When I think about the future, it’s tempting to think we’re going to hell in a handbasket. But I’d be wrong. There are innumerable ways to make the world better. One is to start the day with a morning routine that asks a powerful question.
Humans have always felt that the good days are behind them and the times they are living in must be the worst. Ask the mothers of the middle ages when the plague killed twenty-five million people. Ask the generation of the late 1960s when they lived through the assassinations of Martin Luther King Jr., both Kennedy brothers, and an endless war in Vietnam. Is it really true that this is the worst time?
Maybe believing that we are living in terrible times makes us feel important. Or maybe we think it is motivating to believe things are bad and getting worse. I used to think that if I stopped feeling angry about the state of the world, I would stop caring. I pictured myself on the couch, feet up, eating bonbons. But not anymore. I know that anger works like sugar to give me a short burst of adrenaline, but I end up feeling depressed and helpless. Now I know that there is a motivator that is stronger and more lasting than anger. How can I believe that things will improve?
Let me tell you about a conversation I just had with friends in California. We were visiting them in Santa Barbara, over New Year’s, in the wake of the largest wildfire in the state’s history and right before the devastating mudslides. These dear friends, Linda and Tom Cole, have dedicated their lives as Humanitarian Aid workers in post-war regions of Africa. When things can’t possibly get worse in South Sudan or Uganda, they call Tom and Linda. The two of them match local knowledge with education to grow food and wealth in and out of refugee camps.
We ate dinner together. I was feeling pessimistic, a little depressed by the sight of black, lifeless hillsides after the fires. Then another friend at the table asked Tom and Linda about their vision of the future,
“Where do you stand on the spectrum of things are going to be great to things are going to be terrible?”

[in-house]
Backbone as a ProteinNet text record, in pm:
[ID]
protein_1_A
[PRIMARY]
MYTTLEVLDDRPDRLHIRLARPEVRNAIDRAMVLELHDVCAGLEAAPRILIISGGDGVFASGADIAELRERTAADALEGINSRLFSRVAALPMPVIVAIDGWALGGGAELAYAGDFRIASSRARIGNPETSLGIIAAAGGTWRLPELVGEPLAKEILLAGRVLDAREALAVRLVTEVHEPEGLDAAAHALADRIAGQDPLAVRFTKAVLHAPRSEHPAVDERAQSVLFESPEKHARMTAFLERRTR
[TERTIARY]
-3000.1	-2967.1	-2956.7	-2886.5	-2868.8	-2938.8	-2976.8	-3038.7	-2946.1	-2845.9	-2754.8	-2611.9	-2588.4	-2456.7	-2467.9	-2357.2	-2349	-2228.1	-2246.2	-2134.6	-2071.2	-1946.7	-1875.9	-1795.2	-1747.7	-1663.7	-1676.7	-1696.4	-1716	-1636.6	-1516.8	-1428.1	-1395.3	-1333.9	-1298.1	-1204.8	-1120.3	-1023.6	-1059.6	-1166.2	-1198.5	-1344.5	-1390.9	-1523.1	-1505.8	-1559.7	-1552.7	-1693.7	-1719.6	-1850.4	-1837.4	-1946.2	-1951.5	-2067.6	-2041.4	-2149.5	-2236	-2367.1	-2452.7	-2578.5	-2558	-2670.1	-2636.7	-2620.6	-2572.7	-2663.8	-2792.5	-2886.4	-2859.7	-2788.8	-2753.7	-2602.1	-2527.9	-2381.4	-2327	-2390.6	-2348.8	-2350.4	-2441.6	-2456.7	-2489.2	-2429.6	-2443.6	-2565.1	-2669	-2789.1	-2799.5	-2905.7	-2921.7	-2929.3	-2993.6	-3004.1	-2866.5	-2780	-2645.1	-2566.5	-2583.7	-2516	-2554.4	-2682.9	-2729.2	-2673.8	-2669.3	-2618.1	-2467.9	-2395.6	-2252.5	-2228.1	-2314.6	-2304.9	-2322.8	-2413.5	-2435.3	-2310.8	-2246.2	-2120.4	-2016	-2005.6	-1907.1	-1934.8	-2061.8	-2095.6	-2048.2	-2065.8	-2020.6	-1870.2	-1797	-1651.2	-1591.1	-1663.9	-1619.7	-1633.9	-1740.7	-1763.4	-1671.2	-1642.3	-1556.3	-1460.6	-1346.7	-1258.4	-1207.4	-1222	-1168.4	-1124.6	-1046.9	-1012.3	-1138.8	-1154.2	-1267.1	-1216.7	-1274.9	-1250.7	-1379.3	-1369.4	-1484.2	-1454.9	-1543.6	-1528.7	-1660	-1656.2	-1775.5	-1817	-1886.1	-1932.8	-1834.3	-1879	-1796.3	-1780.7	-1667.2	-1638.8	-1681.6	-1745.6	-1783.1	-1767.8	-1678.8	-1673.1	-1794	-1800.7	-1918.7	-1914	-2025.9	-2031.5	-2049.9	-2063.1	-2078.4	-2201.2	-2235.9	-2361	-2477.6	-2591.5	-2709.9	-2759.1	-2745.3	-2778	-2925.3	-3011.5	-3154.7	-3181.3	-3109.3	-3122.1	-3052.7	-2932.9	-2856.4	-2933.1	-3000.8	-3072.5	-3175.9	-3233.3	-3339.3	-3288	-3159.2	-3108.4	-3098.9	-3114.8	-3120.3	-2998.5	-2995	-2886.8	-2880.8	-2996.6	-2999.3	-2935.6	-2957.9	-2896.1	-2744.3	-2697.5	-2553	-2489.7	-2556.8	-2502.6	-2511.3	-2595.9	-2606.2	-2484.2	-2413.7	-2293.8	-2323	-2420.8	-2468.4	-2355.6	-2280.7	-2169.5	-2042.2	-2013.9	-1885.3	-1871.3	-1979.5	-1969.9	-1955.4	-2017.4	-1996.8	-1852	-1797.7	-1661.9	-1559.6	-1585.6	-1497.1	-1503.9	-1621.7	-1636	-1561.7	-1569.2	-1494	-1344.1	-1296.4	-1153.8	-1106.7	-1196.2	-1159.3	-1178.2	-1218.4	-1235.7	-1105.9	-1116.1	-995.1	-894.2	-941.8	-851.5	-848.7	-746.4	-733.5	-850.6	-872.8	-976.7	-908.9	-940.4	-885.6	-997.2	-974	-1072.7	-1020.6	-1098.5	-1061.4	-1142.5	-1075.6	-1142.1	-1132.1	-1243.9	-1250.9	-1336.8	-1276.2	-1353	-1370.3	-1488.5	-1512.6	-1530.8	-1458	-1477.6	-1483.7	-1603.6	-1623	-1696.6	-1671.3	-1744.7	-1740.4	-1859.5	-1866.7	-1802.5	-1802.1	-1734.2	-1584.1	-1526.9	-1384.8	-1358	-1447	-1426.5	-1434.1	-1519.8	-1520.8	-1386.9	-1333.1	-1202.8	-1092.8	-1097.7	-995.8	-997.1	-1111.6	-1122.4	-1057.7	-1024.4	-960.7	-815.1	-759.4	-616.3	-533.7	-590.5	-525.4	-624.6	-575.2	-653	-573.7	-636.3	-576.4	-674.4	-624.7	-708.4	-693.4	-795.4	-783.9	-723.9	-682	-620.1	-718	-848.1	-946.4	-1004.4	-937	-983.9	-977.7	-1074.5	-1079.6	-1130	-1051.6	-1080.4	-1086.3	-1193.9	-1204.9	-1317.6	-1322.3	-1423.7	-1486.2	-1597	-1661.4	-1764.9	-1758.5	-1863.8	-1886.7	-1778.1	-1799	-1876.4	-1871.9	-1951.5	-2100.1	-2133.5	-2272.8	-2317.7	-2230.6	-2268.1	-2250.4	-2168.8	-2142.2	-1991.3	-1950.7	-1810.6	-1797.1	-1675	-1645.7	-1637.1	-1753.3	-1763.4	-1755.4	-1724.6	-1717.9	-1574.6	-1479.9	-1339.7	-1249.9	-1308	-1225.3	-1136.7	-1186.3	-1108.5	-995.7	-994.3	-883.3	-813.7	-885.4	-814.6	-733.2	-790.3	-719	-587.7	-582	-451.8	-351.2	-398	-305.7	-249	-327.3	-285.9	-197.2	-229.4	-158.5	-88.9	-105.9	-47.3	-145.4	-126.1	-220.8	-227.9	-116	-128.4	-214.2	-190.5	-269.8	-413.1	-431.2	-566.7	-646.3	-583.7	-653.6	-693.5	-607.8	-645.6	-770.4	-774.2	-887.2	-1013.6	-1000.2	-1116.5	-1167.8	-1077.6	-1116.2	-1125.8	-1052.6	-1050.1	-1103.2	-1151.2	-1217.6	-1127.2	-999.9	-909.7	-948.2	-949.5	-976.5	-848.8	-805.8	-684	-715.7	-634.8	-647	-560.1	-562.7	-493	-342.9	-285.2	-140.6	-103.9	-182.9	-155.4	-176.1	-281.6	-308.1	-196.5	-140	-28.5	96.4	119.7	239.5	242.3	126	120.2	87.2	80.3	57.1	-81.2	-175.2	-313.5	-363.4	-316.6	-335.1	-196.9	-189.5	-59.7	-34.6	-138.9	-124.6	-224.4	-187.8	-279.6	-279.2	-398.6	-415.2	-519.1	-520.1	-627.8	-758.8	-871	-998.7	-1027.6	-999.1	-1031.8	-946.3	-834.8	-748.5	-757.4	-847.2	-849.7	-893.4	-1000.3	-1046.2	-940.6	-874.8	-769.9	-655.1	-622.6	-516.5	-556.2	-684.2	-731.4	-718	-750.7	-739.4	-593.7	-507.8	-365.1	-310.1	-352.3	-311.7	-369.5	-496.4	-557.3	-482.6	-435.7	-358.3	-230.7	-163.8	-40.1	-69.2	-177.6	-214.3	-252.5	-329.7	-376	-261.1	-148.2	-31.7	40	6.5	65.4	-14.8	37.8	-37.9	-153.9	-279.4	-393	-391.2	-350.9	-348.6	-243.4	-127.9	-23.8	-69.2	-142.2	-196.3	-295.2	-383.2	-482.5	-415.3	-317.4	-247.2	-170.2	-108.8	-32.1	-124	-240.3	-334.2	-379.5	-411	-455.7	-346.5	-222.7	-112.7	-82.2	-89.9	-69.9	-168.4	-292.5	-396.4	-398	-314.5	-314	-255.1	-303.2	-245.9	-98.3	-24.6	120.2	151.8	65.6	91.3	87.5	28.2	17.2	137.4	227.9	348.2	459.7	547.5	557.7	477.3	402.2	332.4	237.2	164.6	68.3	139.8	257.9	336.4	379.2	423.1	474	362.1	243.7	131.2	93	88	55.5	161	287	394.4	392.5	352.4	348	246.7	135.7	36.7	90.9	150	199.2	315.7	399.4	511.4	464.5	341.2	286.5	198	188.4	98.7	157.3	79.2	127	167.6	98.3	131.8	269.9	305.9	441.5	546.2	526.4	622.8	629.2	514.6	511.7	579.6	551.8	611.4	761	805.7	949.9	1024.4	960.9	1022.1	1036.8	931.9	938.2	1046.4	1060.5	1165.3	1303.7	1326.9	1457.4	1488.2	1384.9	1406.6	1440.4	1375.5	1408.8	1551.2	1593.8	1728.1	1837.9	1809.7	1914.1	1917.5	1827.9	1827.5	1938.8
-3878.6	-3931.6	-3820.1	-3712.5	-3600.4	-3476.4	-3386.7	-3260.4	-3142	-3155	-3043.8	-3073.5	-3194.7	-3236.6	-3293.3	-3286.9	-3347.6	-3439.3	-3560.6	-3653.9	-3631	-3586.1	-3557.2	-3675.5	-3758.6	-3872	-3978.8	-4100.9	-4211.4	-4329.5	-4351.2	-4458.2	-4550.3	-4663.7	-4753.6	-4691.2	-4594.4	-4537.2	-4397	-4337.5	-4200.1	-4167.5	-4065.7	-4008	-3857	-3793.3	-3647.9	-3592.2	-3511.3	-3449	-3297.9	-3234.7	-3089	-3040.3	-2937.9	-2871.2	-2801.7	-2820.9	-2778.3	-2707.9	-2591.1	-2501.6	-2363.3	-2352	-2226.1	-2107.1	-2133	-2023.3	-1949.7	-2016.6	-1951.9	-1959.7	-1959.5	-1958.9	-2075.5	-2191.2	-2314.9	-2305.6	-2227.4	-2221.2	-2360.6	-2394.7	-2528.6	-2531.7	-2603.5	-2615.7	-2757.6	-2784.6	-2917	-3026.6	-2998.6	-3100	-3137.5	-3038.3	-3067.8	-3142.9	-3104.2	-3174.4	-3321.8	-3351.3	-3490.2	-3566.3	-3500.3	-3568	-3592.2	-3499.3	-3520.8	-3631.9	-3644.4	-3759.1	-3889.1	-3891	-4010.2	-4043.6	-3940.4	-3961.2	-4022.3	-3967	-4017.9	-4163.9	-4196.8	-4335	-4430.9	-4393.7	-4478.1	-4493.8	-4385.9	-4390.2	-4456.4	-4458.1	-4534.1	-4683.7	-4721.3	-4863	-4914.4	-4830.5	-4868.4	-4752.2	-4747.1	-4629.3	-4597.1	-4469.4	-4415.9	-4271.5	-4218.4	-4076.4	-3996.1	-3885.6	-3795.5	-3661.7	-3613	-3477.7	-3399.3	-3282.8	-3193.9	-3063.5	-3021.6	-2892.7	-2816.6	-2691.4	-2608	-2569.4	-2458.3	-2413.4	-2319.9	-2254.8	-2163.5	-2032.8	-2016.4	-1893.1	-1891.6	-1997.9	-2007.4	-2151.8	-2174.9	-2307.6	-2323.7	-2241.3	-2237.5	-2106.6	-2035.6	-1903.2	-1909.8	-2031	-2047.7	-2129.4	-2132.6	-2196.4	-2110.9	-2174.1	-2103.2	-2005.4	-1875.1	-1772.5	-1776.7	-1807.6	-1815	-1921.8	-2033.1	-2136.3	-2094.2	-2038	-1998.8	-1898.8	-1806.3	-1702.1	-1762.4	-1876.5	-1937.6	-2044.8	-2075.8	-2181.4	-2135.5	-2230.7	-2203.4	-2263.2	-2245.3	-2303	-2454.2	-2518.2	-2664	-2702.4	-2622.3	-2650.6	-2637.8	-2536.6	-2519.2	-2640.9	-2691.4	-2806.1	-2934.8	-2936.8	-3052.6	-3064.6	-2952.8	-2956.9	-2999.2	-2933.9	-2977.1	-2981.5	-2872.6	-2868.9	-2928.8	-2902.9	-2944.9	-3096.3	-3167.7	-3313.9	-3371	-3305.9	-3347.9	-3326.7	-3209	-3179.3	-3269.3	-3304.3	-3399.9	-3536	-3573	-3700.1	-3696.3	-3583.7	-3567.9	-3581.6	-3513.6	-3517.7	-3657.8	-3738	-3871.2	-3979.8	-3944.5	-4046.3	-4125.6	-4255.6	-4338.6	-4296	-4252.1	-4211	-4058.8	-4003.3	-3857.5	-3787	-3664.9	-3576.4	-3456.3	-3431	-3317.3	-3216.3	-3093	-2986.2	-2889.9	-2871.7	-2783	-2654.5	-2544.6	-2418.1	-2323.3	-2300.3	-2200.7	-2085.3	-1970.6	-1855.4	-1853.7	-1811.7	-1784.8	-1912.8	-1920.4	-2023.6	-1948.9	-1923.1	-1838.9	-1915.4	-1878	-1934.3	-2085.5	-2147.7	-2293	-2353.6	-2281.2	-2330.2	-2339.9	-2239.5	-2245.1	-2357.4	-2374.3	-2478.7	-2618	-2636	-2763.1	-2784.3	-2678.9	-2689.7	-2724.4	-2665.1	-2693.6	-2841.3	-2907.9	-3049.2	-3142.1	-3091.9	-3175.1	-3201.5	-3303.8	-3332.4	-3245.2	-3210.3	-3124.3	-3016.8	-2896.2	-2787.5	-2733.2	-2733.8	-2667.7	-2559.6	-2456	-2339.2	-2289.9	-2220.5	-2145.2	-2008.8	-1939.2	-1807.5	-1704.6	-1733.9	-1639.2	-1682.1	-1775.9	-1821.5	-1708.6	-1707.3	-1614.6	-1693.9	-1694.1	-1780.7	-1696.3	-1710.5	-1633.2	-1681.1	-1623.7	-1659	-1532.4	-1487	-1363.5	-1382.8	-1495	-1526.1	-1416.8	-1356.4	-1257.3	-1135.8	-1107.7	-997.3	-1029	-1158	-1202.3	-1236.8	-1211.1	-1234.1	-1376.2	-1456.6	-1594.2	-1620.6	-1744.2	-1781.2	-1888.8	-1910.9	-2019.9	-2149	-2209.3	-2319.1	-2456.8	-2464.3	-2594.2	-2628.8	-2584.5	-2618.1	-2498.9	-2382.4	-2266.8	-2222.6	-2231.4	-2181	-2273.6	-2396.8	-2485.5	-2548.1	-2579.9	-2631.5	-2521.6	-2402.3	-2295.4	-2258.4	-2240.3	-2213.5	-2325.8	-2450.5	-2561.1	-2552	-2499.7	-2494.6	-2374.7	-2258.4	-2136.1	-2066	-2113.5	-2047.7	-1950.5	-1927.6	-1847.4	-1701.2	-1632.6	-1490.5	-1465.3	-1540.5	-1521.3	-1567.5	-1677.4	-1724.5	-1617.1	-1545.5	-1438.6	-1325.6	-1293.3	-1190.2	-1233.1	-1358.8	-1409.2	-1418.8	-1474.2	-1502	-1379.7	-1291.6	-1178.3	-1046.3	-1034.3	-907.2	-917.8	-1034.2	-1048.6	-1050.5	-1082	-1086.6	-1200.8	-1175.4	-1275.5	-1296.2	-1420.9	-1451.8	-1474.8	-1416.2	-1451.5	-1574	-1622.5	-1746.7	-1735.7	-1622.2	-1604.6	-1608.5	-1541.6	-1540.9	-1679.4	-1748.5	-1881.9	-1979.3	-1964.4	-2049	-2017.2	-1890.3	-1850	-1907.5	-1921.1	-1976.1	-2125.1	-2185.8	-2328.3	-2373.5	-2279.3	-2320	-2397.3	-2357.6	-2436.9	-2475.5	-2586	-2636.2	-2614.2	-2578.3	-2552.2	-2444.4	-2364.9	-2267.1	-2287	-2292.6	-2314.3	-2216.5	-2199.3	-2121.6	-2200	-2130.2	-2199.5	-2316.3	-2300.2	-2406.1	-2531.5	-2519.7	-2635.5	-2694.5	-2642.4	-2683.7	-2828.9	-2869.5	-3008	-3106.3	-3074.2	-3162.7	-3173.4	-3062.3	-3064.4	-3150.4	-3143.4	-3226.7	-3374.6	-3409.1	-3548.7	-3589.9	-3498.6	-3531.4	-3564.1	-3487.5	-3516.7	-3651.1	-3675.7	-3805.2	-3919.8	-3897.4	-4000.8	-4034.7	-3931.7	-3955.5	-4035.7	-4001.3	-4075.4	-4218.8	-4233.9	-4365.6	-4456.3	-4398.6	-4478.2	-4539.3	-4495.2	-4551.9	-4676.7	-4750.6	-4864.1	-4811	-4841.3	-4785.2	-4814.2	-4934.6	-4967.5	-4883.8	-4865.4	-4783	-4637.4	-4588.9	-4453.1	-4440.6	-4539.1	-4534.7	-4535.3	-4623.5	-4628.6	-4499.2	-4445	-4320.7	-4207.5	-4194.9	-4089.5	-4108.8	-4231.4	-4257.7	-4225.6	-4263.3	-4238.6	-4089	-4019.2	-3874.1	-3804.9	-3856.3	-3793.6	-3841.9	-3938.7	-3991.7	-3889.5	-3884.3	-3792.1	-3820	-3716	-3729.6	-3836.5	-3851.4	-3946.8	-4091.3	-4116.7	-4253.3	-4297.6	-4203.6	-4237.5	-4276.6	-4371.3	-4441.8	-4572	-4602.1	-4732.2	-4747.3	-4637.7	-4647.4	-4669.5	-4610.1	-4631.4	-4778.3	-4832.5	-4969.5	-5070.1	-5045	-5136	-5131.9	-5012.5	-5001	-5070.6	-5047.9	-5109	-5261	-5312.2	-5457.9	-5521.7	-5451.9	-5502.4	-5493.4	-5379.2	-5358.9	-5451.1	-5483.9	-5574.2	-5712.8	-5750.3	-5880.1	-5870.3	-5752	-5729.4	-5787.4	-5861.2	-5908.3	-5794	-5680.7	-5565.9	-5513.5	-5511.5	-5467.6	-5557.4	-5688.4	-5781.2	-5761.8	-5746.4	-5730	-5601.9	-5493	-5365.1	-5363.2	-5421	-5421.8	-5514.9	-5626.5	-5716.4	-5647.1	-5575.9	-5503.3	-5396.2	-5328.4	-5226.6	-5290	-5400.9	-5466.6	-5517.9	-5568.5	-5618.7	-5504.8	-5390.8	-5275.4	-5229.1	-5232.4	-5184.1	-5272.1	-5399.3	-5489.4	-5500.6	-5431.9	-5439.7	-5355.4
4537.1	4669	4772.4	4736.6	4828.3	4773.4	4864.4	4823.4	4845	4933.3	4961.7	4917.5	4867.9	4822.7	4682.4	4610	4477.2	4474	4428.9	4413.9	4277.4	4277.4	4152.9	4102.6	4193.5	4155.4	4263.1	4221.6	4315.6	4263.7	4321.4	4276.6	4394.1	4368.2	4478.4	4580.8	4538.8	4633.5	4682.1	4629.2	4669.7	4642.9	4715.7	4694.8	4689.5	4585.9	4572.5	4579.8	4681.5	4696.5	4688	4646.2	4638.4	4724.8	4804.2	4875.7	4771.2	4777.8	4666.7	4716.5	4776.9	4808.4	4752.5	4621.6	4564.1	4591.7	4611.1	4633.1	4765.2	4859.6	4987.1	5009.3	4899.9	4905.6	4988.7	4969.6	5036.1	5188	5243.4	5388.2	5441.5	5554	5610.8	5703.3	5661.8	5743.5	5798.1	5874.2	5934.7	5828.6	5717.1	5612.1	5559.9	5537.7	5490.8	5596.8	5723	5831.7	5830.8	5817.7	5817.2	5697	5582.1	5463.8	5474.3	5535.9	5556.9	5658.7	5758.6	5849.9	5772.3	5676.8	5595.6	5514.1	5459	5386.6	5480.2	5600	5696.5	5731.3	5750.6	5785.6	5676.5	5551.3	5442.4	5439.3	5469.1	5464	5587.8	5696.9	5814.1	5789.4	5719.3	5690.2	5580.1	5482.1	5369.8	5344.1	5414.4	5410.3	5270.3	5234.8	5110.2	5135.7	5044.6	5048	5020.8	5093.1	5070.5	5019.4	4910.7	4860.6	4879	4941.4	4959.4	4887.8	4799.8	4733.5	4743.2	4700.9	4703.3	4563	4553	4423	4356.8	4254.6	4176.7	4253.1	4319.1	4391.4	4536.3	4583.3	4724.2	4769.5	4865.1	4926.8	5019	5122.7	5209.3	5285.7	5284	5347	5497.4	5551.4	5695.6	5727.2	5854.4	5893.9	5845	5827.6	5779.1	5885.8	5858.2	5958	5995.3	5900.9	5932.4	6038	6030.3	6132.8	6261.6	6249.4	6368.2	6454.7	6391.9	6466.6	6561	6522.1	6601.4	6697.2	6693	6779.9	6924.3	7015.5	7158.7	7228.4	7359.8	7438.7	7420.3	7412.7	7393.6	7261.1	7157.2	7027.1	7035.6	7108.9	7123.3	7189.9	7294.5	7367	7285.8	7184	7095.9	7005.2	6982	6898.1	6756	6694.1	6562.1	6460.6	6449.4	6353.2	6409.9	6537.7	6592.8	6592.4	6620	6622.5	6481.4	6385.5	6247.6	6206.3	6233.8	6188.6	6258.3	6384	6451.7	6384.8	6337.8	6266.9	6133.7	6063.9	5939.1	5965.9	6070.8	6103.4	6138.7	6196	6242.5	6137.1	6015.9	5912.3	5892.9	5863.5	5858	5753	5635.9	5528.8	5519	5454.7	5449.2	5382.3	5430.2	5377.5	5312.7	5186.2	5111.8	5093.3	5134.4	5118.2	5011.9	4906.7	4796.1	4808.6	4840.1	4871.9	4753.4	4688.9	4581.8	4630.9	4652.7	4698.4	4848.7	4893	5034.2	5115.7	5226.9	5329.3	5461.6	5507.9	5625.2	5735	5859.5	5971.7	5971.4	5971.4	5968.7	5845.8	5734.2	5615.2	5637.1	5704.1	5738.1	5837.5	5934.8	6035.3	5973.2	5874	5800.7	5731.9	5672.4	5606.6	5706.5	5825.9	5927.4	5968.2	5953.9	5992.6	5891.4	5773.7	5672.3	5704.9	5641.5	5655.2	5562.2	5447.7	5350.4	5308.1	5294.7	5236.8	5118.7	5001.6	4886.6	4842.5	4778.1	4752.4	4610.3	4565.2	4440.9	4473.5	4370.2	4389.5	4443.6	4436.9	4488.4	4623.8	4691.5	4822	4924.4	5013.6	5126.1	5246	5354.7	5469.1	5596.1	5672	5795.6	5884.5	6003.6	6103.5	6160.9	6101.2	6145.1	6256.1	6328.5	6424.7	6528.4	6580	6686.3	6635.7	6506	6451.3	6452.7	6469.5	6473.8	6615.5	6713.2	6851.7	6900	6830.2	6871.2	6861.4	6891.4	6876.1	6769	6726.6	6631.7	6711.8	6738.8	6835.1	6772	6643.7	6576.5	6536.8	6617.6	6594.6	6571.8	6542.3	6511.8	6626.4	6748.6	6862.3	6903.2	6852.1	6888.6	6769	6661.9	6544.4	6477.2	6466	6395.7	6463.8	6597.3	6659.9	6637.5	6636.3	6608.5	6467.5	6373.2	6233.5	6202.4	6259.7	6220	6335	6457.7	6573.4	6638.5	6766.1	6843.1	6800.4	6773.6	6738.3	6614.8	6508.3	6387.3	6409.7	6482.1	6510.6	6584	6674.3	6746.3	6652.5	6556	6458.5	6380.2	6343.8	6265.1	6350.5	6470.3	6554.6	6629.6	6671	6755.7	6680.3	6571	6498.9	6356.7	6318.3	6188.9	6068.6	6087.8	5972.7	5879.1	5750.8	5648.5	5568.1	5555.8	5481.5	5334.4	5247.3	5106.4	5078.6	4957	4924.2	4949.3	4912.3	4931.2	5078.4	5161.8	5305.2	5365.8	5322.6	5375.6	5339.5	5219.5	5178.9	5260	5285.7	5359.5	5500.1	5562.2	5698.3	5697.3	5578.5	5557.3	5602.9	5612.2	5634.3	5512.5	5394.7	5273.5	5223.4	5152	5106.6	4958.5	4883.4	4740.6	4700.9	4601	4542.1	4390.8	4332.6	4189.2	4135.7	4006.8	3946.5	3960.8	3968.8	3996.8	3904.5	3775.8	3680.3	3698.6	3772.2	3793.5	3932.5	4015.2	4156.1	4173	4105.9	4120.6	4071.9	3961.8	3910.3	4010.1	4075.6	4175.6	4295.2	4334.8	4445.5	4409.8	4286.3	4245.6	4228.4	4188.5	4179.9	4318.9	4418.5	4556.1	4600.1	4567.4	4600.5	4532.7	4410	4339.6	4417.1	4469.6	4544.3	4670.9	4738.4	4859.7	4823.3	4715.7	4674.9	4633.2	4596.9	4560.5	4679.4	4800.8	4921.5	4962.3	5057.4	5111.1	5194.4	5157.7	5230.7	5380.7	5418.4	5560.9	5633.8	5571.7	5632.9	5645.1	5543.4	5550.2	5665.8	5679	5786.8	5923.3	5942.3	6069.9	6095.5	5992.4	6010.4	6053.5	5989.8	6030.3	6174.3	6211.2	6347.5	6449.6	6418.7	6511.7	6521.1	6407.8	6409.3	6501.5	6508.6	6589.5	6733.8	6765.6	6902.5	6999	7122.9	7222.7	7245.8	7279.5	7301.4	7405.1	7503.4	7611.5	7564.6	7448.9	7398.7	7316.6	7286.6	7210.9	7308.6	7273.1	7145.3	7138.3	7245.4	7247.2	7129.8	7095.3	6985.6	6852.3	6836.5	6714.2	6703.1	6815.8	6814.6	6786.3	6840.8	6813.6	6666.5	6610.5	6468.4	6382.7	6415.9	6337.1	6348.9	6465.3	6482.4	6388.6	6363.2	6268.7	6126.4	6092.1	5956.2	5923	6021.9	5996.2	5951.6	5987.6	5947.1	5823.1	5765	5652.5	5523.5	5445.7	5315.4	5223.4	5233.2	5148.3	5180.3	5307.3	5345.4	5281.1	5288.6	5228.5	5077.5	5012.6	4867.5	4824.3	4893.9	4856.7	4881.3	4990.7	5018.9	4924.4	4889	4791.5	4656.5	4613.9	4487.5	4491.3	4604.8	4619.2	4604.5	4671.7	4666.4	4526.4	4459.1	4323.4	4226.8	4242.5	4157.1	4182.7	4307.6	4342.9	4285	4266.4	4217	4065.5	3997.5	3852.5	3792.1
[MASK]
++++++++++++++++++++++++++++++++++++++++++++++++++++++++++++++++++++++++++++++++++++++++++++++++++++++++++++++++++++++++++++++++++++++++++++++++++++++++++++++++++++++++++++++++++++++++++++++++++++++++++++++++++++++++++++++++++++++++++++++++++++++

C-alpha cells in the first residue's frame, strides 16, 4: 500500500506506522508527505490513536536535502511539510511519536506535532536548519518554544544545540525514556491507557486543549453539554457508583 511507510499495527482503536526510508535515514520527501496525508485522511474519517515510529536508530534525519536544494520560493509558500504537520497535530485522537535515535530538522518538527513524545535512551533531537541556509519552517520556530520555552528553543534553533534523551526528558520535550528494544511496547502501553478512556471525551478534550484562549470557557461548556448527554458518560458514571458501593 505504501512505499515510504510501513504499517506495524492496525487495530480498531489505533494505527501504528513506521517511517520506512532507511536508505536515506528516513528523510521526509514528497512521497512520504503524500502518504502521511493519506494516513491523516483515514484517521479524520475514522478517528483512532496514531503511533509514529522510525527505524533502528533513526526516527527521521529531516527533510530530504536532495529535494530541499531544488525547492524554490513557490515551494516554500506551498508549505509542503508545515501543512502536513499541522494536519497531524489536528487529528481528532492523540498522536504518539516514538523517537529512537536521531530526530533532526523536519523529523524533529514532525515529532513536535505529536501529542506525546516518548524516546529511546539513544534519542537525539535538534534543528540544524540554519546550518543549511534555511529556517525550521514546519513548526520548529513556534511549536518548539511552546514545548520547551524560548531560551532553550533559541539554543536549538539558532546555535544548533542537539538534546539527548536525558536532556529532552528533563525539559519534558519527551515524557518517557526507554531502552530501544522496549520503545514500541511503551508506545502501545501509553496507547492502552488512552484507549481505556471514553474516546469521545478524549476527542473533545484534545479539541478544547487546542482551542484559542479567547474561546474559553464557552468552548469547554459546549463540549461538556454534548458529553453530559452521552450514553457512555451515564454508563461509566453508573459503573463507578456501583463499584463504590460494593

“I don’t ever really think about that,” said Tom without hesitating.
“C’mon–how can you not feel that things are getting worse and worse?”
“I see people, with 1-5% of the resources we have, waking up every morning, brushing themselves off, and walking forwards, prepared to do whatever it takes to make life a little better. If they can do it, we can too,” said Tom.
That conversation has me thinking. When we get up in the morning, we do what we can to make the future better for us and for our children. When things change, when we have fewer resources and comforts, will we just give up? Stop working to make the world better? I don’t think so. Yet most people, when pressed, are pessimistic about the future.
What works for me to take positive action is to ask this one question every morning: “What good shall I do this day?” And then I identify something small and doable to say out loud: “Write a letter to Moustapha.” (He is a friend who lost his house in the fire in Ventura, CA.) But my answer could be, “Be kind,” or “Call a friend in need.”
I stole the question from Benjamin Franklin. He kept the same daily schedule for years and documented it. This is what he writes about his morning routine, “Rise, wash, and address Powerful Goodness. Take the resolution of the day…and breakfast.” In bed by 10, he asked every night, “What good have I done this day?” Here’s the catch: it doesn’t work if you beat yourself up for not doing enough good. Because, as Jack Kornfield said, “If your compassion does not include yourself, it is incomplete.” (If you find you keep falling short of “doing good,” your daily goal might be too big. Be kind to yourself and make it smaller. For ex) “I will write the first sentence of that letter to my friend in need.”)
I love the questions, but I love the phrase Powerful Goodness even more. It names the feeling I have when I think of Tom and Linda. It names the motivating force I feel when I think of our kids. The future is made from millions of immeasurable moments of Powerful Goodness. So forgive me, I have to go now. I have a letter to write and breakfast to take.
(photo credits: featured photo: Kevin Thomas, Flickr. Schedule: Lifehack.org)
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